Laser-produced plasma sources offer the best option for scalability to support high-throughput lithography. Challenges associated with the complexity of such a source are being addressed in a pilot program where sources have been built and integrated with extreme-ultraviolet (EUV) scanners. Up to now, five pilot sources have been installed at R&D facilities of chip manufacturers. Two pilot sources are dedicated to product development at our facility, where good dose stability has been demonstrated up to levels of 32 W of average EUV power. Experimental tests on a separate experimental system using a laser prepulse to optimize the plasma conditions or EUV conversion show power levels equivalent to approximately 160 W within a low duty-cycle burst, before dose control is applied. The overall stability of the source relies on the generation of Sn droplet targets and large EUV collector mirrors. Stability of the Sn droplet stream is well below 1 μm root mean square during 100+ h of testing. The lifetime of the collector is significantly enhanced with improved coatings, supporting uninterrupted operation for several weeks.
Laser produced plasma (LPP) systems have been developed as a viable approach for the EUV scanner light sources to
support optical imaging of circuit features at sub-22nm nodes on the ITRS roadmap. This paper provides a review of
development progress and productization status for LPP extreme-ultra-violet (EUV) sources with performance goals
targeted to meet specific requirements from leading scanner manufacturers. The status of first generation High Volume
Manufacturing (HVM) sources in production and at a leading semiconductor device manufacturer is discussed. The
EUV power at intermediate focus is discussed and the lastest data are presented. An electricity consumption model is
described, and our current product roadmap is shown.
This paper describes the development of laser-produced-plasma (LPP) extreme-ultraviolet (EUV) source architecture
for advanced lithography applications in high volume manufacturing. EUV lithography is expected to succeed 193nm
immersion technology for sub-22nm critical layer patterning. In this paper we discuss the most recent results from high
EUV power testing and debris mitigation testing on witness samples and normal incidence collectors. Subsystem
performance will be shown including the CO2 drive laser, debris mitigation, normal incidence collector and coatings,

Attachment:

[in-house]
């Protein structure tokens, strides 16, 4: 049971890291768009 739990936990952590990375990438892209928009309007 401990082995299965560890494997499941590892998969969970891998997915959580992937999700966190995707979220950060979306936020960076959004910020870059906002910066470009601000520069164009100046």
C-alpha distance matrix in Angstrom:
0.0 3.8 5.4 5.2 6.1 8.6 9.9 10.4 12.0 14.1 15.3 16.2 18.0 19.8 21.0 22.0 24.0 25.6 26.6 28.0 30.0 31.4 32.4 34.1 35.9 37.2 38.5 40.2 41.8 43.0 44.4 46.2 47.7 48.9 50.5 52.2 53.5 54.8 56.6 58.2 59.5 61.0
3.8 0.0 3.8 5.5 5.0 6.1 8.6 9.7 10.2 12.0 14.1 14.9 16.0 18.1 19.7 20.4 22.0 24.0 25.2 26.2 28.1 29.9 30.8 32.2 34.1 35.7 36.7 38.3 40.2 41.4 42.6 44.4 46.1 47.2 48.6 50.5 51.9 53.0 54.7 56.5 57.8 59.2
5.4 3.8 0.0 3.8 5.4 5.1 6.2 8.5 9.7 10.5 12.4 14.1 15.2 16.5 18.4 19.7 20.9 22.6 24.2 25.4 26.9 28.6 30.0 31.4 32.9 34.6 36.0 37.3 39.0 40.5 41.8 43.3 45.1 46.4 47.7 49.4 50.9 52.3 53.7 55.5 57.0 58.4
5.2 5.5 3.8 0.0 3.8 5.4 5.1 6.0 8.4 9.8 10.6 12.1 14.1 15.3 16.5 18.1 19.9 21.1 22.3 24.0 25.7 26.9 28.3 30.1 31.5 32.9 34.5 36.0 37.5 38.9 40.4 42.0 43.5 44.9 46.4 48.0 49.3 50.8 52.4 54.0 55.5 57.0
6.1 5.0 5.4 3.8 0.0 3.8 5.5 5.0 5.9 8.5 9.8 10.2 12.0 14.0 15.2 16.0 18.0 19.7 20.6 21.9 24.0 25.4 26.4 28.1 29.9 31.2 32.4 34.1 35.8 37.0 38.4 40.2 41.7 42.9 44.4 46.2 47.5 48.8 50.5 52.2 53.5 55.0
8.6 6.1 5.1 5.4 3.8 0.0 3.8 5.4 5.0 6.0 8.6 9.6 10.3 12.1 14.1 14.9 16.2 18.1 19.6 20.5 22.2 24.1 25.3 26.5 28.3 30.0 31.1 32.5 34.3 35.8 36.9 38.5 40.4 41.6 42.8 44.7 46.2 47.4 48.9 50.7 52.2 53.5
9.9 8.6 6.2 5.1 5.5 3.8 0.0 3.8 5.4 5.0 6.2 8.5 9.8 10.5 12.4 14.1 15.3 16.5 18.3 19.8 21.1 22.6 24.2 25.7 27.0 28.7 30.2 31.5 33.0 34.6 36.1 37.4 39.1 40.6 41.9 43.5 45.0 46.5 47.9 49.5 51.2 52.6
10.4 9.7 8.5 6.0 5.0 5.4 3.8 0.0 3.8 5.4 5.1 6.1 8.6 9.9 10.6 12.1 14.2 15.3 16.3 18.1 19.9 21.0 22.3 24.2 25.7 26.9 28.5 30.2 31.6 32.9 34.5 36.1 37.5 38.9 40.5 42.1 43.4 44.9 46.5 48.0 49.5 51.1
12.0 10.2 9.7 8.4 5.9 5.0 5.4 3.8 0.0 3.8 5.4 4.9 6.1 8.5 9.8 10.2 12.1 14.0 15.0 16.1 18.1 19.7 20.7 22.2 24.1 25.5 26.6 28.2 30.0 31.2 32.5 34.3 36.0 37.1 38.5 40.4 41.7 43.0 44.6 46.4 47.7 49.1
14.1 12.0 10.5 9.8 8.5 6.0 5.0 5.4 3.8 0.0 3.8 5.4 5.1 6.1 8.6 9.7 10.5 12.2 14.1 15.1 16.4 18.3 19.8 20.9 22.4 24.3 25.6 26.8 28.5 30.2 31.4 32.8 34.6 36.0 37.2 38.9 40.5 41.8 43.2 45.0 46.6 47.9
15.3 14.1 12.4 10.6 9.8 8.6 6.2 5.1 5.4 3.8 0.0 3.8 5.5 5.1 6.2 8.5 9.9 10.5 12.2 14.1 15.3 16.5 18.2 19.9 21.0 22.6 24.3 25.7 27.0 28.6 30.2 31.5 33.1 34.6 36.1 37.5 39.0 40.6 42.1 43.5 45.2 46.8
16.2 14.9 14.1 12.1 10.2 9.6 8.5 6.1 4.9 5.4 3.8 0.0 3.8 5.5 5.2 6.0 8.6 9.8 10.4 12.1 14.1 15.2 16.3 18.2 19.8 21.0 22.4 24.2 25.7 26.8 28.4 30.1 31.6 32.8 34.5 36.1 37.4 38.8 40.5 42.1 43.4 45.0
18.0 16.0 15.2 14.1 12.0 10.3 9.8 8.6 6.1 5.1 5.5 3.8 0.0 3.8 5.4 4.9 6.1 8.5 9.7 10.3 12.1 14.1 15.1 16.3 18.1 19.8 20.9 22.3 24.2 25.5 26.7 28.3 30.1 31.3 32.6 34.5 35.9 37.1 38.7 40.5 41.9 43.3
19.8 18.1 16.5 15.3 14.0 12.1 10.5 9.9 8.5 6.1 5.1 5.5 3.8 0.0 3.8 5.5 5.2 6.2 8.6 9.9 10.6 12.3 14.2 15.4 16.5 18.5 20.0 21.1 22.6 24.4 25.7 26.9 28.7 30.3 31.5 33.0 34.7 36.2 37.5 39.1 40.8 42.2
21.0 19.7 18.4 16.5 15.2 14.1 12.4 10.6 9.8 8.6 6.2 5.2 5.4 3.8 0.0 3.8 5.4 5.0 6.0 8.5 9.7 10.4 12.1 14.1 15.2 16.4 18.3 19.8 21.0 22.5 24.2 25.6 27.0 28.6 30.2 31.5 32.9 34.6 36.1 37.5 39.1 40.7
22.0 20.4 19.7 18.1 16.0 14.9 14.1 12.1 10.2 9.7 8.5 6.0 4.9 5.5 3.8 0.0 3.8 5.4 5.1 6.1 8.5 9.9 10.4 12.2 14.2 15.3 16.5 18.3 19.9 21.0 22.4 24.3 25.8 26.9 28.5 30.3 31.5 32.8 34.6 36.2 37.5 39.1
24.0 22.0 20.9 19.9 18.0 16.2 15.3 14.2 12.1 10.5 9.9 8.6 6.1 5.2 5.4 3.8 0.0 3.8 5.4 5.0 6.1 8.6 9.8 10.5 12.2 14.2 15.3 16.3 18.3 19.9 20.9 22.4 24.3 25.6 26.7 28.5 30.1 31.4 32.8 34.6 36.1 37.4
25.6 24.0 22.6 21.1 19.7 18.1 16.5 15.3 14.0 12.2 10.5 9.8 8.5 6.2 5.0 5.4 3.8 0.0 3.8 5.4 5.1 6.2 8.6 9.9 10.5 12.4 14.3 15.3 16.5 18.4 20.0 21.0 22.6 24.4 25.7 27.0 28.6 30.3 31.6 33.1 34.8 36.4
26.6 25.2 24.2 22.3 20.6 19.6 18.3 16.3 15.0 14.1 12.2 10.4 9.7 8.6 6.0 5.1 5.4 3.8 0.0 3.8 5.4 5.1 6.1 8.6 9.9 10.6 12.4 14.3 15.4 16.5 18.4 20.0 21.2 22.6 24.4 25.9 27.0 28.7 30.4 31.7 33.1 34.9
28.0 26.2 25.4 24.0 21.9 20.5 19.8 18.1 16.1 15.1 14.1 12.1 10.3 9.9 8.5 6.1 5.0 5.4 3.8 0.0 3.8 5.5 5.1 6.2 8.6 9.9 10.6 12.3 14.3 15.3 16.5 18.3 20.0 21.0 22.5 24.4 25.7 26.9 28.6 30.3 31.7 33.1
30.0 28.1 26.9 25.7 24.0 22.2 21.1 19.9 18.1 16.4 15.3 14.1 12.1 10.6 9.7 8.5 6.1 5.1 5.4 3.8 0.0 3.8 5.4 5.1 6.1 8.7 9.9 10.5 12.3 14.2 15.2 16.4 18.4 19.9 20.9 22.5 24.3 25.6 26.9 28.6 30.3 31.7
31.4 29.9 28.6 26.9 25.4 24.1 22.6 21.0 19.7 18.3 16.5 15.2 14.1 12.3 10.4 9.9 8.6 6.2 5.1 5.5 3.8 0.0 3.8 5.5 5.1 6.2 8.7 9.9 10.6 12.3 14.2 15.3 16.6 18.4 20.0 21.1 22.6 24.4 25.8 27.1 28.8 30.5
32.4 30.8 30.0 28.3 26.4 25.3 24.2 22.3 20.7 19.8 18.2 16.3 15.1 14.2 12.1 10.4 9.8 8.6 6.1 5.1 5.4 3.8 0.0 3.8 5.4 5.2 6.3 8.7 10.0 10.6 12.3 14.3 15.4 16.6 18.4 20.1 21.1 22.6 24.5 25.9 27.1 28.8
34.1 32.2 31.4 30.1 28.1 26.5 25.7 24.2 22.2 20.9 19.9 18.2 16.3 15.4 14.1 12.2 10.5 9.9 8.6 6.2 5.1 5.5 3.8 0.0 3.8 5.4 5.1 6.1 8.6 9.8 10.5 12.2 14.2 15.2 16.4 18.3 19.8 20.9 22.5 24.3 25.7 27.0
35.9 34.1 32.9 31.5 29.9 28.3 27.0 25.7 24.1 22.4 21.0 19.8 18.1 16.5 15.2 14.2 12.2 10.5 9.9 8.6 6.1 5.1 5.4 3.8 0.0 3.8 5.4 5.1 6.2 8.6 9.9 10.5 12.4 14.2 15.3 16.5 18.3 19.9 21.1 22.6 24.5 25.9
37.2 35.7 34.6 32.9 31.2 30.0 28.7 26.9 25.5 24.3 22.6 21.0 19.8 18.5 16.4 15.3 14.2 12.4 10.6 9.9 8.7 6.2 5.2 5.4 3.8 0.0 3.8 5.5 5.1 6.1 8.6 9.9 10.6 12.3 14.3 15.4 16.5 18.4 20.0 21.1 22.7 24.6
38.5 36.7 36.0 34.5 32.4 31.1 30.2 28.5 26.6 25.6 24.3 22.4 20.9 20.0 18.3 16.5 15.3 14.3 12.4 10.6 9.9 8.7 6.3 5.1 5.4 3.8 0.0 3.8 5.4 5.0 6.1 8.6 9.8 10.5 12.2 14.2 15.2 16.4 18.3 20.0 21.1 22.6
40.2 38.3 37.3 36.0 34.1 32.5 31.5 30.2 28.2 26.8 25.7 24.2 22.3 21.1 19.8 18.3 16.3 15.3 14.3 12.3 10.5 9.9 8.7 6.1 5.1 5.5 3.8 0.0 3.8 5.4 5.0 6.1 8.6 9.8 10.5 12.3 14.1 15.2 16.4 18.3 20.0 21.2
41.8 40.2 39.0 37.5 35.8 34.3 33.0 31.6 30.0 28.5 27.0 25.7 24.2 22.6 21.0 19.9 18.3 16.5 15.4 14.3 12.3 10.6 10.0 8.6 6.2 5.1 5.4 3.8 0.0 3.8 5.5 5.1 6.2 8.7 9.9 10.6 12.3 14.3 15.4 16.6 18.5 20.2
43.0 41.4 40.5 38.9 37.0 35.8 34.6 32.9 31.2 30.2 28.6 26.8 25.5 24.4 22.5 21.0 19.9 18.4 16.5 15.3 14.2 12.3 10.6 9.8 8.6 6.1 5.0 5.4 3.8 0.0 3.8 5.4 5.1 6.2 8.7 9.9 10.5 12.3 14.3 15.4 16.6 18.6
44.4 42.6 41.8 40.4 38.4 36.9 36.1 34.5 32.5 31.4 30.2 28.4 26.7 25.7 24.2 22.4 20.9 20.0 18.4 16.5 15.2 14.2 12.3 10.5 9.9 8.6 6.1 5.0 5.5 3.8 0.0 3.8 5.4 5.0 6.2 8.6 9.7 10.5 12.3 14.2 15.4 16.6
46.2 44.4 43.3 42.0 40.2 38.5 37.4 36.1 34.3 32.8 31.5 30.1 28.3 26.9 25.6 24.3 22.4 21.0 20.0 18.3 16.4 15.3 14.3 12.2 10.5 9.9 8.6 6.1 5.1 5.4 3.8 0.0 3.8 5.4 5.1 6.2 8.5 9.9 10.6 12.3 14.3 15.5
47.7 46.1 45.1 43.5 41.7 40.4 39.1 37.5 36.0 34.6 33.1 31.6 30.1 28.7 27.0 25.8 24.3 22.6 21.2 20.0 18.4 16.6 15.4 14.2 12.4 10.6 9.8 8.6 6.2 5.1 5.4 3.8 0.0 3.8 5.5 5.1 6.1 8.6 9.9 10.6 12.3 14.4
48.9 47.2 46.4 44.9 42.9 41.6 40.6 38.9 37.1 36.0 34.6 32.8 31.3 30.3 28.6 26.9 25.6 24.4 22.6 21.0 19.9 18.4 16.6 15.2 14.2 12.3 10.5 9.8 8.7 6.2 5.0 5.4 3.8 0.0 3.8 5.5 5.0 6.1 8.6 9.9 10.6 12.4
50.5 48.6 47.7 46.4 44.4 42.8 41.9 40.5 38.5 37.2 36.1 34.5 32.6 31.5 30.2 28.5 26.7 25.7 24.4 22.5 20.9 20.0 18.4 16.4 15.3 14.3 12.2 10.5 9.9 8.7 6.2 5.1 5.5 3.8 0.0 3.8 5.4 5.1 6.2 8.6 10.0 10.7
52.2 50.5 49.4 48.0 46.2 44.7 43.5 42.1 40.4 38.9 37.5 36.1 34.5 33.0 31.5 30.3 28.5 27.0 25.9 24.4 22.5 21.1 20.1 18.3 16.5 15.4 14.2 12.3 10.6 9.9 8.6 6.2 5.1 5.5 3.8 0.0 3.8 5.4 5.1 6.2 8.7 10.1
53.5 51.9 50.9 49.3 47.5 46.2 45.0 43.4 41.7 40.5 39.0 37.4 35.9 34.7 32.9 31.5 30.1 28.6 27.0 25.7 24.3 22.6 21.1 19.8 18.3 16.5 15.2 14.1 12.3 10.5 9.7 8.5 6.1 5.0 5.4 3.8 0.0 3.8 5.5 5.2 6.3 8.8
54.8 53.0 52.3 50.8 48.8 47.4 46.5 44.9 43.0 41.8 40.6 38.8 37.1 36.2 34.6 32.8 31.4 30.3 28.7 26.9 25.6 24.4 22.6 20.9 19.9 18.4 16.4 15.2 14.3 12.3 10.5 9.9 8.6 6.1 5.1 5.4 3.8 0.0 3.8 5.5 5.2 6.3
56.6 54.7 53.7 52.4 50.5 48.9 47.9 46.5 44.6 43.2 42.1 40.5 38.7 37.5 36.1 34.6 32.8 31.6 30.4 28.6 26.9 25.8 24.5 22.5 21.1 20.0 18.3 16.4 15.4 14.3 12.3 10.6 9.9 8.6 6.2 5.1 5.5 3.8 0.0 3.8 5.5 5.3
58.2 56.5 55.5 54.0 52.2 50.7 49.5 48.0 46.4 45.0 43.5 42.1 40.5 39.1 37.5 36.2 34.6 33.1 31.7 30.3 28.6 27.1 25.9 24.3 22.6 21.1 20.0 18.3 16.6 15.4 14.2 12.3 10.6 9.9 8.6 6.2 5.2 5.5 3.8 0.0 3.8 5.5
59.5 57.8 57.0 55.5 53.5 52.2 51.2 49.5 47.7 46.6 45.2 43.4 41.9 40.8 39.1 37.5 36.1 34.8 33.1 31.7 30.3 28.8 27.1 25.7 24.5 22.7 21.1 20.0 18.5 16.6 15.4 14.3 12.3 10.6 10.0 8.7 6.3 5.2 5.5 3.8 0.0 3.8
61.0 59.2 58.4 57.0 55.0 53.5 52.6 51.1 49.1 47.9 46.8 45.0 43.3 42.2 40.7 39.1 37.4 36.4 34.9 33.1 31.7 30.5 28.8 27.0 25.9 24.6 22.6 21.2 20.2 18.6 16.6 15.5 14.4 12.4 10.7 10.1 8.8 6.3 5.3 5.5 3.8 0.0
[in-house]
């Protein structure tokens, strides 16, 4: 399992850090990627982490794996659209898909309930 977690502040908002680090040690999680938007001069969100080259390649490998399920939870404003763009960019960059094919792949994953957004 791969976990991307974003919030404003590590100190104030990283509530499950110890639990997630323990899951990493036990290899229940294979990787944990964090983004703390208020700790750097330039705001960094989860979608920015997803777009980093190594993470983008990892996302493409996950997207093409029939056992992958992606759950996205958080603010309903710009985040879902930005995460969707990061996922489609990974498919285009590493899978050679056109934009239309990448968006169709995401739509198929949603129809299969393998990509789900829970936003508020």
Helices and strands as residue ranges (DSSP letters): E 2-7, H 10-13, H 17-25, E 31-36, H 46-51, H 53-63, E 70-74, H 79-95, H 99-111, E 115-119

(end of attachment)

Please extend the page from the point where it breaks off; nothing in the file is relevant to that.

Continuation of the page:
droplet generation, laser-to-droplet targeting control, intermediate-focus (IF) metrology and system use and experience.
In addition, a number of smaller lab-scale experimental systems have also been constructed and tested. This
presentation reviews the experimental results obtained on systems with a focus on the topics most critical for an HVM
Laser produced plasma (LPP) systems have been developed as a viable approach for the EUV scanner light source to support optical imaging of circuit features at sub-22nm and beyond nodes on the ITRS roadmap. This paper provides a review of development progress and productization status for LPP extreme-ultra-violet (EUV) sources with performance goals targeted to meet specific requirements from leading scanner manufacturers. The status of first generation High Volume Manufacturing (HVM) sources in production and of prototype source operation at a leading scanner manufacturer is discussed. The EUV power at intermediate focus is discussed and the lastest data is presented. An electricity consumption model is described, and our current product roadmap is shown.
Improved performance and specific results are reported for several test and prototype extreme ultraviolet (EUV) light sources developed for next-generation lithography. High repetition rate and high-power CO2 laser-produced plasma sources operating on tin droplet targets are described. Details of laser architecture, source chambers and system operation are given. Stable output power, efficient light collection, and clean EUV transmission could be achieved for hours of operation. We review progress during integration of light sources with collector mirrors reaching EUV power levels at intermediate focus of 60 W and 45 W, respectively, with duty cycles of 25% and 40%. Far-field EUV images of the collected light were recorded to monitor the source output performance during extended tests of collector longevity and debris protection with system operation time exceeding 50 h. Development results on EUV spectra, out-of-band (OOB) radiation, and ion debris obtained with dedicated metrology setups are also described. Angle-resolved measurements with ion energy analyzer and Faraday cups reveal the contributions of individual ion charge states in related spectra. Our laser-produced EUV light source technology has now reached a level of maturity in full integration where prototype sources can be delivered and pilot line introduction can be prepared.